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We all know how much work it takes to open a restaurant and keep it running. It’s especially difficult to handle the swing of the seasons. Here are five tips for dealing with changing produce and business trends as the months get colder.
1. Adapt your menu
This might not apply to every restaurant out there, but these days customers care more about the quality of their produce and where it comes from than they have at any time in recent memory, especially in cities with progressive food cultures, like New York. In fact, in Nielsen’s report, We Are What We Eat, 80% of those surveyed in North America were willing to pay more money for healthier food. One natural method for adapting to seasonal change is simply to alter your menu.
On the down side, this means you might not be able to serve your ramp toast for more than a couple of weeks. But on the bright side, it means you can experiment and learn from the seasons. It’s also a very scalable concept, meaning you could go so far as to change your entire menu every three months, or you can take baby steps and replace your summer fruit bowl with roasted root vegetables.
2. Communicate with your farmers/distributors
It’s important to know how and when your produce is going to change with the seasons. Take a little extra time in the fall to talk to your product suppliers and especially your farmers. And if you don’t have a direct line of communication with them, open one. This way you’ll be more prepared for the necessary menu changes you need to make as summer turns into fall, and then, of course, winter.
If you don’t make regular seasonal menu changes, you have a little more time to source replacement ingredients. Your farmer will have a good idea, for example, how many more weeks of tomatoes she’ll have, and how much longer they will be at their peak.
3. Adapt your space
Cold walk-in space is precious. And so, for that matter, is dry storage space. Take time to assess your kitchen organization as your influx of produce changes. The battle for efficient walk-in organization is never truly won — it’s an exercise in adaptation and constant reflection.
Use these seasonal changeovers for strategic reassessment of your space. Instead of improvising on the fly, make calculated choices ahead of time: the shelf you use for summer microgreens is going to look awfully sparse in October. Maybe you should use it for pickling instead?
4. Manage your schedule proactively and carefully
One of the toughest issues going into the holiday season is scheduling. The peaks and valleys of fall/winter holiday business can be sharp, and you want to be prepared, but you also want to be respectful and conscious of your staff’s time. Your employees and cooks may want to travel or take vacation all around the same time.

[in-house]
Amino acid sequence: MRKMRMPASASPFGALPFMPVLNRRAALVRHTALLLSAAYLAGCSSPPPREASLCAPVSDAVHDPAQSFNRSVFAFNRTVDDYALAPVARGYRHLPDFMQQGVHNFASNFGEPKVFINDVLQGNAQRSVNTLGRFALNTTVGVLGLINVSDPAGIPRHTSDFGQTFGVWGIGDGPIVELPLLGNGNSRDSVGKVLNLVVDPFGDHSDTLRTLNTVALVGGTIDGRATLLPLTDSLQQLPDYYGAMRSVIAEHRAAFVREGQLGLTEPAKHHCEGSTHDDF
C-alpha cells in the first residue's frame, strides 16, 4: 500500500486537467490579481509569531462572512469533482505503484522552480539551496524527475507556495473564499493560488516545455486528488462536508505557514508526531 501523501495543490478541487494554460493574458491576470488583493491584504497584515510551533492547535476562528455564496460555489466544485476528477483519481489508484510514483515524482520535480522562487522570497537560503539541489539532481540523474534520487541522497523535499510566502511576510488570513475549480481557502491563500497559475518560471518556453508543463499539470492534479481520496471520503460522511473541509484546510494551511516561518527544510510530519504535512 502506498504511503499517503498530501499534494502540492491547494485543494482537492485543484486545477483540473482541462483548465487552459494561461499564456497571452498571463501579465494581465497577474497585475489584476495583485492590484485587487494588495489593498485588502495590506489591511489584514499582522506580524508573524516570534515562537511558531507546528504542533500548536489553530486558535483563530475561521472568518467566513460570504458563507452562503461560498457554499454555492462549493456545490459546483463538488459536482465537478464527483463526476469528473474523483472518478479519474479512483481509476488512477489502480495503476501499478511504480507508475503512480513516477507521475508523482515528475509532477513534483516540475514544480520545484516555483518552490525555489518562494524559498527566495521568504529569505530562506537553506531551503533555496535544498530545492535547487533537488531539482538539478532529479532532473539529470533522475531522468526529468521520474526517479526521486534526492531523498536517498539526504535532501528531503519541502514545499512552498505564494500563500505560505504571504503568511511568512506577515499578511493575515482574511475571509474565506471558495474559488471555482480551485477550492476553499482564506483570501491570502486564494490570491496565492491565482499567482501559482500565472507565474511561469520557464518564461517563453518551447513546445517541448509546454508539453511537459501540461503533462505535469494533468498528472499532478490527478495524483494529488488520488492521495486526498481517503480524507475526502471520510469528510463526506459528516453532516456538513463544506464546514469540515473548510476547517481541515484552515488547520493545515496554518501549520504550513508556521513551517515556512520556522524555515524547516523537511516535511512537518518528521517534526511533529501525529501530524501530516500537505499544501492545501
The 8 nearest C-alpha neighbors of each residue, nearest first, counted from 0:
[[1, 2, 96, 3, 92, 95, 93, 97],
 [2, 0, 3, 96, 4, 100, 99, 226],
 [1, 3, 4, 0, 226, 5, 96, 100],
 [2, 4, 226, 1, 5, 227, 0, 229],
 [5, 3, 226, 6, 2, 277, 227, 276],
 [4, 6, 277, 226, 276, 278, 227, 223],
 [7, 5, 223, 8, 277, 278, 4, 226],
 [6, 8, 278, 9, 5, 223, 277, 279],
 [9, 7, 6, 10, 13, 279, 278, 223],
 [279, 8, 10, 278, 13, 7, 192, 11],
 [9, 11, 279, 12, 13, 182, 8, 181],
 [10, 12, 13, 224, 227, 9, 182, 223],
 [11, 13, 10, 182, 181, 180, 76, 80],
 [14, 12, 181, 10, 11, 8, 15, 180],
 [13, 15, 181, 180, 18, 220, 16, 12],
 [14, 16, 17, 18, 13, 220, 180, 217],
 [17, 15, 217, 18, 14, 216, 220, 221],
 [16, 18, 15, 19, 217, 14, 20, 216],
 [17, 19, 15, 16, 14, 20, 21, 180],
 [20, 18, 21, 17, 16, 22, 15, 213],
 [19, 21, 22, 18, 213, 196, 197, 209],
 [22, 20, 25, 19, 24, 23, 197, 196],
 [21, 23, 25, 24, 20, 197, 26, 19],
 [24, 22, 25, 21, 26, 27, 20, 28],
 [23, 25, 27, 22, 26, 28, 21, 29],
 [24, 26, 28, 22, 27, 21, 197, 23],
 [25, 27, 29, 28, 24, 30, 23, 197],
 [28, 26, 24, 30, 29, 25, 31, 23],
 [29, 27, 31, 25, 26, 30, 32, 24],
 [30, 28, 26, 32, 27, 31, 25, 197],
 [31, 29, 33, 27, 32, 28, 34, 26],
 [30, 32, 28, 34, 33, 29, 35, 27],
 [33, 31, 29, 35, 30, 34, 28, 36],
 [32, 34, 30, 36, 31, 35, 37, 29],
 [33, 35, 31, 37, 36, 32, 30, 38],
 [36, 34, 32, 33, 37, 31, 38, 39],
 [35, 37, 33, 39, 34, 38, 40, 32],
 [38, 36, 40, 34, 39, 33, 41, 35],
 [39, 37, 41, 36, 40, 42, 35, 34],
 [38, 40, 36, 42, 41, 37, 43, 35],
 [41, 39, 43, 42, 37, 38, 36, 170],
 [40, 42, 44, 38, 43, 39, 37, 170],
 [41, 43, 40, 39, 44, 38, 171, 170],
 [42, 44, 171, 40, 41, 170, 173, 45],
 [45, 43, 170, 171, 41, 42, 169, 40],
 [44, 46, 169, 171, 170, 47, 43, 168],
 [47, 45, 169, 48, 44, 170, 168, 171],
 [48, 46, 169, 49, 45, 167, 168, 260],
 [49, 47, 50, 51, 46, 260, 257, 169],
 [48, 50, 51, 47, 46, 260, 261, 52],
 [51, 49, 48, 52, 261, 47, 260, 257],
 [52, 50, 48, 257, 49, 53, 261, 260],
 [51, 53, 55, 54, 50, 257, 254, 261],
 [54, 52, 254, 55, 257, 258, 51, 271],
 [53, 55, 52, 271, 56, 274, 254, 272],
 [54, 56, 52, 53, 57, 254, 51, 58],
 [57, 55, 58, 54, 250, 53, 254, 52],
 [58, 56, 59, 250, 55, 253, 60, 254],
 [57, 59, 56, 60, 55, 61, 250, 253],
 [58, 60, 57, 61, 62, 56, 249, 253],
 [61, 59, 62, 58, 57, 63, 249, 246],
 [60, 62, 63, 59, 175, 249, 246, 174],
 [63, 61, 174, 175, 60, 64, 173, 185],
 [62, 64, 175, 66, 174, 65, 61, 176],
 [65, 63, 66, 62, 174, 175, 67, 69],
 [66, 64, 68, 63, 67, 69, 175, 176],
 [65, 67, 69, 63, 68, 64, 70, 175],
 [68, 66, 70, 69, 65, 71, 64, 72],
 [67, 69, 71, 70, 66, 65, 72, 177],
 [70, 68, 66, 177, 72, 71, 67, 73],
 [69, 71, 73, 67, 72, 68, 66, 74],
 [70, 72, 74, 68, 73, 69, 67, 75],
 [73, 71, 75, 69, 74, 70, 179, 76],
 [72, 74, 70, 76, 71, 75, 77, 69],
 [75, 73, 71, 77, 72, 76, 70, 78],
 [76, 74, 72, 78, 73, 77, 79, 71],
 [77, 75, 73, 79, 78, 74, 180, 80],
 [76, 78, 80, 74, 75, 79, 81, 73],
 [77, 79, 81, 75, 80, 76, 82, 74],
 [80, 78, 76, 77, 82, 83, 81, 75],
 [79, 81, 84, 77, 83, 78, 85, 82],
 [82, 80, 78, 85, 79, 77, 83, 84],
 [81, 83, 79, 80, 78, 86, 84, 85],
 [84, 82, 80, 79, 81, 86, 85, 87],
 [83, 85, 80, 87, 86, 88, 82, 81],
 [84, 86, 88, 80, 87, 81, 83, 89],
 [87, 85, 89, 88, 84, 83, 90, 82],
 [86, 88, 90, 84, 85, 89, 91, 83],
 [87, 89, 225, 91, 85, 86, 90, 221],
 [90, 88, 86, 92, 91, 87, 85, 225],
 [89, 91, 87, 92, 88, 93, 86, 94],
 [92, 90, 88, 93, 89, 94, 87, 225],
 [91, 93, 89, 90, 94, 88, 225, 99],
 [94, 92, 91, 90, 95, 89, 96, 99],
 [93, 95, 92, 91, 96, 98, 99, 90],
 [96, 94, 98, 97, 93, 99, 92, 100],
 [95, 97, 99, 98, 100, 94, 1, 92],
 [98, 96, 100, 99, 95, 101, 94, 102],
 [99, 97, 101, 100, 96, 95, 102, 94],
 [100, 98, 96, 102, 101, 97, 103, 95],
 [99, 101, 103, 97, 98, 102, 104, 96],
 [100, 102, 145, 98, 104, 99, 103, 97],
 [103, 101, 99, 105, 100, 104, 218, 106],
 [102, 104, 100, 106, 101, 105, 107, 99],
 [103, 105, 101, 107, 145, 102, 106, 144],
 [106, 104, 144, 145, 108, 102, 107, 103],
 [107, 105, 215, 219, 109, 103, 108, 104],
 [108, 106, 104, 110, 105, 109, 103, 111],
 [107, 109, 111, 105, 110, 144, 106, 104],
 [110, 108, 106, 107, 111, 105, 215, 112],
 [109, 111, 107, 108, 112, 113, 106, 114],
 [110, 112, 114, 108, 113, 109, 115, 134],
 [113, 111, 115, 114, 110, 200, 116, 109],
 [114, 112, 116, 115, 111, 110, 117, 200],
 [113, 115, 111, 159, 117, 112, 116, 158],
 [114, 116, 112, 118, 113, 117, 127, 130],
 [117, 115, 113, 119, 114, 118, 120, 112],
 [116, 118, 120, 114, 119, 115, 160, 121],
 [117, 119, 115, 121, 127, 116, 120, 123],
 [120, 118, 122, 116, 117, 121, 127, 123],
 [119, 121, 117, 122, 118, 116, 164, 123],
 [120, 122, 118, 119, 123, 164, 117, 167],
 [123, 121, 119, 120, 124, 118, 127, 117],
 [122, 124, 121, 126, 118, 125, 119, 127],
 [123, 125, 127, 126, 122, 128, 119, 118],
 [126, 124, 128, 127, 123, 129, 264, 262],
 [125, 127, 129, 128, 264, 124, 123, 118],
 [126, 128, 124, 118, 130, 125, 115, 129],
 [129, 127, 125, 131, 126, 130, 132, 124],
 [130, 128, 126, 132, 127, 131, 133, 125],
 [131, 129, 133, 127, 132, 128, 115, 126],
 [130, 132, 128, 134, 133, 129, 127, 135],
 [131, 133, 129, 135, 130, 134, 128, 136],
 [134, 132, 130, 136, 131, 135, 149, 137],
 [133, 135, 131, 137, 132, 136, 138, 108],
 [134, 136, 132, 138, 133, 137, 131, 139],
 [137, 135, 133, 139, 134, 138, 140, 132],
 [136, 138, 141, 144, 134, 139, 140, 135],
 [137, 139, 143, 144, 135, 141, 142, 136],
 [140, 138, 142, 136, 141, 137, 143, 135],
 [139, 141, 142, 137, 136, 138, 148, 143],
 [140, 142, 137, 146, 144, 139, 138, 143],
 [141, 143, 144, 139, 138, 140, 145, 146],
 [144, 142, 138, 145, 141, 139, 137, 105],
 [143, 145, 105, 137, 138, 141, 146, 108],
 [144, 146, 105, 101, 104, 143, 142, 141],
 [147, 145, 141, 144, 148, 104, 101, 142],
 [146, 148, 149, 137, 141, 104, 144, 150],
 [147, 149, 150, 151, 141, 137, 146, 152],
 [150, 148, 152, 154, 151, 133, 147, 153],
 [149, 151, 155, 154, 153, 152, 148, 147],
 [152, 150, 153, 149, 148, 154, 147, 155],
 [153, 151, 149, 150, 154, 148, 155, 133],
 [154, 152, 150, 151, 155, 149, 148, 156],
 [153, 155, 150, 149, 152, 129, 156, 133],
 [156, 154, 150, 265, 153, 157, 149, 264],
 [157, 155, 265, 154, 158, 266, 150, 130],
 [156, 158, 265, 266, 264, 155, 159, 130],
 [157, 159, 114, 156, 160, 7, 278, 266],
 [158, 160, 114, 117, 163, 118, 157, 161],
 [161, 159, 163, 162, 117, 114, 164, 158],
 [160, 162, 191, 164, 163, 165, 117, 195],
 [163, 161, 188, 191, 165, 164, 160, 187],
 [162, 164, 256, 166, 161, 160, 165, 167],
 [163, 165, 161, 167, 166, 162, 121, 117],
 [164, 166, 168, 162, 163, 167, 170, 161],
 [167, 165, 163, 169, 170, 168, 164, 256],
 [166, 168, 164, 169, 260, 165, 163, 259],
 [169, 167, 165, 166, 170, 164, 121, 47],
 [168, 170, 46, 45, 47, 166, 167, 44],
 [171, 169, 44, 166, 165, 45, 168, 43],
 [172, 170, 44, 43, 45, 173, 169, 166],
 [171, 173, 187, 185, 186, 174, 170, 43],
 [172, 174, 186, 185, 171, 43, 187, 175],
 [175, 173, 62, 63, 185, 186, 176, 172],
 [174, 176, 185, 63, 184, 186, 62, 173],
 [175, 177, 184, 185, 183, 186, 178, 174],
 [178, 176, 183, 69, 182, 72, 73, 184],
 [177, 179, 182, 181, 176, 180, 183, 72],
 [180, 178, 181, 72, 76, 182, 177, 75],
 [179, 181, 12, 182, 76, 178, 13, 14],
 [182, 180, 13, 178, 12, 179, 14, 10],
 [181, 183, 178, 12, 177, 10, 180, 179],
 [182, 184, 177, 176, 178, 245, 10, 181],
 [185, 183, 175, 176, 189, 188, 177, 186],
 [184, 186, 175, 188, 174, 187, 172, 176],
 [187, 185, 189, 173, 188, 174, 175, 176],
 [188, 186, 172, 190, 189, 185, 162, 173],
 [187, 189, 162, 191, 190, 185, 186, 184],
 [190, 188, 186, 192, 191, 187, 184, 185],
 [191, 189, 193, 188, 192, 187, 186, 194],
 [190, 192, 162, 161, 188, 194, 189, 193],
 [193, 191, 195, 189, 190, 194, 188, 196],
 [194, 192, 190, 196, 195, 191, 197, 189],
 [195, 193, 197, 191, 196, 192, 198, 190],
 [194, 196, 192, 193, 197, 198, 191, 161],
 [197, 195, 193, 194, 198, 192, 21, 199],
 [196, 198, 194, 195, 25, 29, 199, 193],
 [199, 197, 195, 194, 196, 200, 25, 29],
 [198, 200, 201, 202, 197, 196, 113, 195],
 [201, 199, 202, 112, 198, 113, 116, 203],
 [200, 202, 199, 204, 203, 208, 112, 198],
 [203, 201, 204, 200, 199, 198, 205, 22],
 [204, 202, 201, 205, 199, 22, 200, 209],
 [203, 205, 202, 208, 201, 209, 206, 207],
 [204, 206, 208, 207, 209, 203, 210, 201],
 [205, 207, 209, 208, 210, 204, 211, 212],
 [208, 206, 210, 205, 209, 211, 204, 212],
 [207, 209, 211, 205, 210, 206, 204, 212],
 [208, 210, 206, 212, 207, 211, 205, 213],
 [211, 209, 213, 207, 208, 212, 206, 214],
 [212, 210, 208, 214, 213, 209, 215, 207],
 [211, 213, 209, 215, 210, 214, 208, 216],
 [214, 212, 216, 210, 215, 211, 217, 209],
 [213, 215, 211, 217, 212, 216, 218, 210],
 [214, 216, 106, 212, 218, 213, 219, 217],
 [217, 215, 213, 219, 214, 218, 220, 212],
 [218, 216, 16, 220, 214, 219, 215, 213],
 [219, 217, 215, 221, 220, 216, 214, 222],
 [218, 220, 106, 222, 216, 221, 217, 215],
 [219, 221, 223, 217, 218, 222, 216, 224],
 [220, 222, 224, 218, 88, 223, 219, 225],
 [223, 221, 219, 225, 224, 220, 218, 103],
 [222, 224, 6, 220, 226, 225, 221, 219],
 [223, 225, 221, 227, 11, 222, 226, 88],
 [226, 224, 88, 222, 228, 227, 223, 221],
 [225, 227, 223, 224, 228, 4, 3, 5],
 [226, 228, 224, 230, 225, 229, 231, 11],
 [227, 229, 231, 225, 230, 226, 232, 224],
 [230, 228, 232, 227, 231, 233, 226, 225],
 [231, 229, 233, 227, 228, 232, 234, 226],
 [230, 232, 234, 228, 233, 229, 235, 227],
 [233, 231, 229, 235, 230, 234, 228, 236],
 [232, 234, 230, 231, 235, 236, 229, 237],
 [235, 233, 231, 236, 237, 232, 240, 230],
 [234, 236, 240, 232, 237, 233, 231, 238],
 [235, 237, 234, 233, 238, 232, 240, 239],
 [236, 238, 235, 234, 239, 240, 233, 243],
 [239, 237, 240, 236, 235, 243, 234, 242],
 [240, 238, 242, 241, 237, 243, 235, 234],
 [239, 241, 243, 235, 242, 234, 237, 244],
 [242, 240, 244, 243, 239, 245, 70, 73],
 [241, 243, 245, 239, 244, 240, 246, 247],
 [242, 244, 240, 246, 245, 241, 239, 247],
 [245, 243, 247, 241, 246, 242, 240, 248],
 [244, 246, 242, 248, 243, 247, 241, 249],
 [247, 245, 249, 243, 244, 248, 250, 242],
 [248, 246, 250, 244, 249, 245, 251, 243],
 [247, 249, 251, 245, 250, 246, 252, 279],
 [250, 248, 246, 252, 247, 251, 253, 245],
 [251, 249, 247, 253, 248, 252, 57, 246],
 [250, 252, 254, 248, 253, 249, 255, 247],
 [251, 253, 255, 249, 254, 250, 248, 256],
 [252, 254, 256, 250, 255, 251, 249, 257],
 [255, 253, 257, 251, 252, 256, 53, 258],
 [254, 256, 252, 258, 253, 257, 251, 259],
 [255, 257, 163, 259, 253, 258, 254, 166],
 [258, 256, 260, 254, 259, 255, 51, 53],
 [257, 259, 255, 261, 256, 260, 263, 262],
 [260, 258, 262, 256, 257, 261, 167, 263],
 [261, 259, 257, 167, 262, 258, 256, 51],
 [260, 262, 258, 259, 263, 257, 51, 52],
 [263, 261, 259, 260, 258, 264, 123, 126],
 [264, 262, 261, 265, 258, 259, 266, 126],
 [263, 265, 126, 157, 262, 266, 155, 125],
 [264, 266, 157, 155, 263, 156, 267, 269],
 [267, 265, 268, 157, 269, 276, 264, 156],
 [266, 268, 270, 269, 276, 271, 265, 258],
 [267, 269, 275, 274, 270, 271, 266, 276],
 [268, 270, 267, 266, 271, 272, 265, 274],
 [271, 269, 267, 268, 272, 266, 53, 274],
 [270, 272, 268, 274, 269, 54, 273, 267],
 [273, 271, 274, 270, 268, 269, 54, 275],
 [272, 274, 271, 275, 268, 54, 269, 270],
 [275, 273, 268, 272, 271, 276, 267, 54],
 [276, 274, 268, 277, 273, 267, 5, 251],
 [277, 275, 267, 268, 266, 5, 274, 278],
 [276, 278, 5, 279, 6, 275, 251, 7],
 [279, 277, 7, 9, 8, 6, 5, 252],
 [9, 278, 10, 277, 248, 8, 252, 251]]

While there is no perfect strategy for dealing with this, it’s crucial to communicate with your staff. Put up a vacation sign-up sheet. Send out regular email, starting in October, for blocks of November and December holiday time. Make compromises. It’s tough to prepare for the wild ups and downs of the restaurant business, but it’s even tougher to keep a restaurant running with an unhappy staff. Which finally brings us to:
5. Don’t forget to celebrate!
The holidays are nothing if not a time for celebration, for both you and your staff. It’s so easy to get caught up in the grind, long hours, and challenges of operating a kitchen (let alone running an entire restaurant), that many chefs forget this. You deserve to enjoy yourself every once in a while, and so do your employees. Take the time to prepare some extra-special family meals. The gesture will not go unappreciated. Remember your line cook who couldn’t get the time off for Thanksgiving? Maybe you can get her a four-day weekend in December to make up for it.
And most importantly, throw a holiday party! This isn’t often possible during the actual December holidays, but if you plan a post-holiday celebration for January or February, it will show your staff that you appreciate all their hard work. This is crucial for the culture and community of a successful restaurant, which is proven to lower turnover rates and increase productivity of your restaurant staff. And besides, January can be a rough month with no parties.
Sam White is a restaurant tech consultant and writer living in Crown Heights, Brooklyn. He’s worked in the food service industry for almost 15 years, mostly in FOH capacities. He loves learning about wine, being part of a food community, talking to strangers, and helping to smash the patriarchy.